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Yoga Trends

Talking Shop with Lilias Folan

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Long before there was a proliferation of celebrity yoga teachers, there was Lilias Folan, reaching out from the Midwest across the airwaves of public television to bring yoga to the common (and commonly stiff) man and woman.

Wife, mother of two, and grandmother of four, Lilias has been practicing yoga for more than 30 years. Though she notices that at 64 years old, her joints “talk” to her more, she’s as inspired by the practice as ever.

Yoga Journal: How did your PBS show “Lilias!” come into being?

Lilias Folan: One of my students in the early ’70s went home and told her husband, who was a producer for our local PBS station, WCET channel 48, “I have the perfect person to do a yoga series.” I used to watch Richard Hittleman when I first began yoga. He had two perfect women behind him, but when I started teaching I knew that the bodies I was looking at were not perfect. I thought, “I can communicate this better.”

YJ: How long had you been teaching when you started the series?

LF: About five years.

YJ: Was it frightening to be teaching on television with relatively little teaching experience?

LF: I was too innocent to be frightened. When you’re really doing the Dharma, nothing is going to stop you. I felt the connection to my unseen students immediately. The camera and red light became so connected to me that when I taught in front of “real” people I felt peculiar.

YJ: It seems to me that the media—television, video, and the Internet—have dramatically affected the dissemination of yoga practices.

LF: I just received a letter from someone who’s been studying with my videos in a lighthouse in Canada!

YJ: You suffered from depression at a time when your life seemed to have everything—a husband, two kids, a nice home—and this is when you came to yoga. Did yoga help you to have feelings of satisfaction?

LF: When I first came into yoga, the mental discomfort I was having was too embarrassing to talk to my physician about. I was so used to carrying that mantle of sadness, that deep well of discontent that was a part of me. I did spend two to three years with a very fine psychiatrist and talked out the past intelligently and with healing. But the yoga started to clear up the residue of some of the sadness—spontaneously, and very slowly. I had to go through a lot of discomfort. What the mind has long forgotten the body remembers.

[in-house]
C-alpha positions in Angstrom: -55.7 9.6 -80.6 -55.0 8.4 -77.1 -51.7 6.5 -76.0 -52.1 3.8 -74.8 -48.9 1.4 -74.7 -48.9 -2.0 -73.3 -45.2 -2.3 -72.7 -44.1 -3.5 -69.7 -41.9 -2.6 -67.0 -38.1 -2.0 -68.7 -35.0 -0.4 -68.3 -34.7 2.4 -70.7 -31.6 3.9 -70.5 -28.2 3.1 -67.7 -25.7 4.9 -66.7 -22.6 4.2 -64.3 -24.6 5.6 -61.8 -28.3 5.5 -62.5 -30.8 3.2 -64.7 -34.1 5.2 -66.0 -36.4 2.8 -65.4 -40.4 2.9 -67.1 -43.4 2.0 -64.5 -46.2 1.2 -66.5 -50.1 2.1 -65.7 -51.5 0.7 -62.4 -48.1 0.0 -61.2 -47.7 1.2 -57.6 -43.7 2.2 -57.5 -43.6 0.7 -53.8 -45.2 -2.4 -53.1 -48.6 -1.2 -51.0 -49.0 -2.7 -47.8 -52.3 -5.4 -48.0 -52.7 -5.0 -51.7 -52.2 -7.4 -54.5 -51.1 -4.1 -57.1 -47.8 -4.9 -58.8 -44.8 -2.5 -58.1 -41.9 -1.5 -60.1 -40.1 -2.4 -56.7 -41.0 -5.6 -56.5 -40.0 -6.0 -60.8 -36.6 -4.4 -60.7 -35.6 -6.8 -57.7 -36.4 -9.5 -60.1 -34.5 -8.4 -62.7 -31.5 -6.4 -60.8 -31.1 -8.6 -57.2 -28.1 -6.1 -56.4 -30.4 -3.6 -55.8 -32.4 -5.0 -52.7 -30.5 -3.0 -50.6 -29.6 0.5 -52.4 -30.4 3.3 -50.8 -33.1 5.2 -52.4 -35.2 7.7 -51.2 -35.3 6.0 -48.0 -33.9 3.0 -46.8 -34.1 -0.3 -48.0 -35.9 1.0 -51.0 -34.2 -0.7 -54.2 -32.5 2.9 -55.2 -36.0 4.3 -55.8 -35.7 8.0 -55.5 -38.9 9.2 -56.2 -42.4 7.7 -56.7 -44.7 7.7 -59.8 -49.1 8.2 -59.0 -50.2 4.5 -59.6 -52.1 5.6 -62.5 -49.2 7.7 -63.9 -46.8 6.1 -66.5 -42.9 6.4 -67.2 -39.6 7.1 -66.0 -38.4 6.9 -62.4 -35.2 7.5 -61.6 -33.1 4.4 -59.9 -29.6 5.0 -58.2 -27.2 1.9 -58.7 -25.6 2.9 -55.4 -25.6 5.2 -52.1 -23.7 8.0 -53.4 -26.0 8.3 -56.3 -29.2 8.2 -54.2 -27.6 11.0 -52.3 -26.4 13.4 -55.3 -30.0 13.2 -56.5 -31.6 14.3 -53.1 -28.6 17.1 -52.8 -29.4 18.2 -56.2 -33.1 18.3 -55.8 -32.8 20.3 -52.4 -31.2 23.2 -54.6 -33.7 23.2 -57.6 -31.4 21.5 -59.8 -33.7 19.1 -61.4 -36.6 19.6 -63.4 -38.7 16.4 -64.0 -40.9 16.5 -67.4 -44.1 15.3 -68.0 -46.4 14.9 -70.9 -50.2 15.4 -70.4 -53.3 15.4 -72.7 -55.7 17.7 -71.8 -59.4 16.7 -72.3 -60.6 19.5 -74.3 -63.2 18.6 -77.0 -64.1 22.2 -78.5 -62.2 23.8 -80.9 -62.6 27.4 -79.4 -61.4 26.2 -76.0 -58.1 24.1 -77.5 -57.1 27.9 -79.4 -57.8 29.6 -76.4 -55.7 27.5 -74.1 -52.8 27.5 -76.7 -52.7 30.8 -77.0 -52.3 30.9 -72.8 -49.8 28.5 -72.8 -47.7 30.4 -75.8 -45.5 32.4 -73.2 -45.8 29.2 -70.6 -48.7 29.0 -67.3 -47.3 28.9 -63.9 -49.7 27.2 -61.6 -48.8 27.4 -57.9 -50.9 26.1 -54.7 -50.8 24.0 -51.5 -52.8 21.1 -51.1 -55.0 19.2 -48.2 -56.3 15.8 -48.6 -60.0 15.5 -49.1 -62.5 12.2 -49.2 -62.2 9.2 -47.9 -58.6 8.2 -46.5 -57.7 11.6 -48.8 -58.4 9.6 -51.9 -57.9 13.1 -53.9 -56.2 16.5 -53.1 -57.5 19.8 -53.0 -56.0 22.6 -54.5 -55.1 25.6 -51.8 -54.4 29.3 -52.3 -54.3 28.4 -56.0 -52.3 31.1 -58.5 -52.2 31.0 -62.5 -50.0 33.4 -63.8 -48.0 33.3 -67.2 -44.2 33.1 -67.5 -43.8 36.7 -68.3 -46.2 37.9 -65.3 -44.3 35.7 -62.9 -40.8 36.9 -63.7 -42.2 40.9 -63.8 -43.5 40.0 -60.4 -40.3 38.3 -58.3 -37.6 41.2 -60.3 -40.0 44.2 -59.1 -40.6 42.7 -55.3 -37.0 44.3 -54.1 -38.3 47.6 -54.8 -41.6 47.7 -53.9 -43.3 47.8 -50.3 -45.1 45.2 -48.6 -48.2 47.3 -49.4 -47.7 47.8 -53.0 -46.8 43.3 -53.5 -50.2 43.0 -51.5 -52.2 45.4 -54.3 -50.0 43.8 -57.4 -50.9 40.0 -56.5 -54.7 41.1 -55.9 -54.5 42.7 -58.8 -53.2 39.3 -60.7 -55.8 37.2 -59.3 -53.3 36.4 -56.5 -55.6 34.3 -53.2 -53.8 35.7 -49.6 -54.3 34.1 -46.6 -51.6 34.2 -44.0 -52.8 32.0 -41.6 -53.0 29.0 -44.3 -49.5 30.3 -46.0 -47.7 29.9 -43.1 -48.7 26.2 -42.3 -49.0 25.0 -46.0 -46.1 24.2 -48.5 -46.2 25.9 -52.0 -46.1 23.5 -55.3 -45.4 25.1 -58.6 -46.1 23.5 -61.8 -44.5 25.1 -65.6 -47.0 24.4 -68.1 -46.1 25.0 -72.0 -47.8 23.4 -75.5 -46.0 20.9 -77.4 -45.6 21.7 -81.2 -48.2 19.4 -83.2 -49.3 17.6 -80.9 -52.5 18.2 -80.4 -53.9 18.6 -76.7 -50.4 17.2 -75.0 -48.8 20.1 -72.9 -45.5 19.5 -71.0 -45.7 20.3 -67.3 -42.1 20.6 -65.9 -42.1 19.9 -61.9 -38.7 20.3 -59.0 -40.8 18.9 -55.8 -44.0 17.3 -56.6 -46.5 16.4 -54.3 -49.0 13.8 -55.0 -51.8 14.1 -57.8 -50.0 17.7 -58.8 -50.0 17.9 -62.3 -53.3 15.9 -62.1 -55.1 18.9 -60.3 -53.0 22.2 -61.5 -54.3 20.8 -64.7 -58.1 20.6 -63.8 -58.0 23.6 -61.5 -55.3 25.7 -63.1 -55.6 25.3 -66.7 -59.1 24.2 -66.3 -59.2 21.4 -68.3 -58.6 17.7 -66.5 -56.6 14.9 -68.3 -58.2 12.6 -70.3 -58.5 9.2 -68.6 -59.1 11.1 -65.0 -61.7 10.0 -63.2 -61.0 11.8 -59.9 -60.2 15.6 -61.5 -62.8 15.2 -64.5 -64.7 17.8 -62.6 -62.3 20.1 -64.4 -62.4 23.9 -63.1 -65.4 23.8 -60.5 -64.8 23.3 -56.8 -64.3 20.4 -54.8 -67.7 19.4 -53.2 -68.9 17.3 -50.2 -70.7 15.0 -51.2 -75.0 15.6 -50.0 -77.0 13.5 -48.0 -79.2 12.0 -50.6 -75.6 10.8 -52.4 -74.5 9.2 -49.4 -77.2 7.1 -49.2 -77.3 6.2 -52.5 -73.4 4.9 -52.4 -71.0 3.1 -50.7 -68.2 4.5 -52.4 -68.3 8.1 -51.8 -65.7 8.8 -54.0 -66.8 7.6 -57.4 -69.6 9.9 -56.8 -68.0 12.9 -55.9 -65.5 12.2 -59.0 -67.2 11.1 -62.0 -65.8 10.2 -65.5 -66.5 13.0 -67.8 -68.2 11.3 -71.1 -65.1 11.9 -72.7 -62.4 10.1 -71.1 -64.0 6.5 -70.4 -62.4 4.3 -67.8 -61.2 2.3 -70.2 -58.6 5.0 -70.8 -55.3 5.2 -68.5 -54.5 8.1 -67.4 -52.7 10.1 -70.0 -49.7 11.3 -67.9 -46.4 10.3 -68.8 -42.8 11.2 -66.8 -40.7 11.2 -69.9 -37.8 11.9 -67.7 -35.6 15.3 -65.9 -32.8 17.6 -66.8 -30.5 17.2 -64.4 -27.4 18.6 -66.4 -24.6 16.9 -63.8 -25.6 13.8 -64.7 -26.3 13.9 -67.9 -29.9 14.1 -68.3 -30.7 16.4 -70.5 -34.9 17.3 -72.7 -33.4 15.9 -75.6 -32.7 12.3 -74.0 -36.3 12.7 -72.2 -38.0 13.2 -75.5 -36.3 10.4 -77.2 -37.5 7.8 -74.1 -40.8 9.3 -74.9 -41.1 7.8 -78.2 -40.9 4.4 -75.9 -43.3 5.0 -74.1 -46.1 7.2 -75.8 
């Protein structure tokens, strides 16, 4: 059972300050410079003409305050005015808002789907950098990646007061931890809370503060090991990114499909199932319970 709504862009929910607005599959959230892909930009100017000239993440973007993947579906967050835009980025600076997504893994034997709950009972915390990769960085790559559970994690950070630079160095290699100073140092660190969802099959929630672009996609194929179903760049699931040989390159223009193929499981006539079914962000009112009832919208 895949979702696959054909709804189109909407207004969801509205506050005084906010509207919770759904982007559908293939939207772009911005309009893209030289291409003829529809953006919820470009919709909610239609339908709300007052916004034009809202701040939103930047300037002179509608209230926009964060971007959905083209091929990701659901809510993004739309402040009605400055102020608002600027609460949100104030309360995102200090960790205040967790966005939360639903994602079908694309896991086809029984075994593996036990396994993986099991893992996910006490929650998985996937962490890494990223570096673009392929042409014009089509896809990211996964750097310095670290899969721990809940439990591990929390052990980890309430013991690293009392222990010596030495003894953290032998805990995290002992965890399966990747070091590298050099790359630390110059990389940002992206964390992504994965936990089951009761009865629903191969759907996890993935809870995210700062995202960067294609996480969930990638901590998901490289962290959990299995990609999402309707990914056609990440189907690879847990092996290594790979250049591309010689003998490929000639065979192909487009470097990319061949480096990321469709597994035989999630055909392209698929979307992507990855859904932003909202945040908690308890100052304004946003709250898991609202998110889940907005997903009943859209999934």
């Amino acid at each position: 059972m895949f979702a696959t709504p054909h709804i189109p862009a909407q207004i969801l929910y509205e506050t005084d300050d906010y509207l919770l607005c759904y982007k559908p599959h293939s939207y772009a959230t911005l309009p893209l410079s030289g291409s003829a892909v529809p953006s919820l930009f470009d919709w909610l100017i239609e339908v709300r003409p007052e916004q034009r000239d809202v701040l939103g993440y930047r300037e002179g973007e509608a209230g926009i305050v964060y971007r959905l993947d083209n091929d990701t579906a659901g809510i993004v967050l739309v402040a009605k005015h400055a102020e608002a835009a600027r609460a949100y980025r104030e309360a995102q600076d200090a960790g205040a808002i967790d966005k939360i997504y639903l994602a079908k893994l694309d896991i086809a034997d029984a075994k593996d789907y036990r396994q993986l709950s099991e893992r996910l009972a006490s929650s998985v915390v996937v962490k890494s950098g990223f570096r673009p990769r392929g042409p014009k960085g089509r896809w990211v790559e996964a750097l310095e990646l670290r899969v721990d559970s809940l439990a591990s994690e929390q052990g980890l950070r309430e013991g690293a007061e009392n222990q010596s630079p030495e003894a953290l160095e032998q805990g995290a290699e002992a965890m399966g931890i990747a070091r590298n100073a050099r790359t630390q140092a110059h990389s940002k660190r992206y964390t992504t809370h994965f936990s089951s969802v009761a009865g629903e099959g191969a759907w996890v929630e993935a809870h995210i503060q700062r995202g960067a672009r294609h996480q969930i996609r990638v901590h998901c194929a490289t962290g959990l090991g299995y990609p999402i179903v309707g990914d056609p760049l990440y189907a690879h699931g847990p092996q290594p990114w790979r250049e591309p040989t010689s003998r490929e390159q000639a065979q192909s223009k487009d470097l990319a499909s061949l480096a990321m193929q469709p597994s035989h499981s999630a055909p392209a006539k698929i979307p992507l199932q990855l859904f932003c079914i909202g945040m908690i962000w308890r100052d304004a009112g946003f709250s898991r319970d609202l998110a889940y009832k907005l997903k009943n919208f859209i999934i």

YJ: What poses were most difficult or uncomfortable for you then?

LF: Because I’m very athletic, the postures came easily. The most difficult thing was sitting still in meditation or lying down in relaxation. People would tell me they couldn’t sit close to me, I would exude such horrendous agitation. When I would do yoga nidra, this nausea and sadness would come up from my belly, shimmer, and then leave. I would ask, “Is this something returning?” But it was leaving me, rather than going in.

YJ: How do you handle a student’s raw emotions when you’re teaching a class?

LF: I believe that if something arises, you don’t clamp it down, because it might wrap around your kidneys. I create a safe container and share my process with the class. I look at kidney stones as unshed tears. Tears are our birthright. The purpose of yoga is to know thyself. If thyself is having a moment of shimmering depression, let’s look at it, then let it go.

YJ: What is your practice routine?

LF: Meditation and breathing practice each day in the morning. Sometimes I’m on the fly, and it will have to be in the evening. I do a good half-hour each day of asana, and an hour or so on the weekends. But I also go to a gym two times a week and let someone exercise me. And I visit other people’s hatha classes. I’m an overgrown student.

YJ: What’s your best piece of advice?

LF: Reconnect with your inner contentment and stillness daily. It’s something that’s always there, but we get out of touch with it. It’s important to bring the witness self to the practice—that is one of the links inward. The witness judges not, observes all.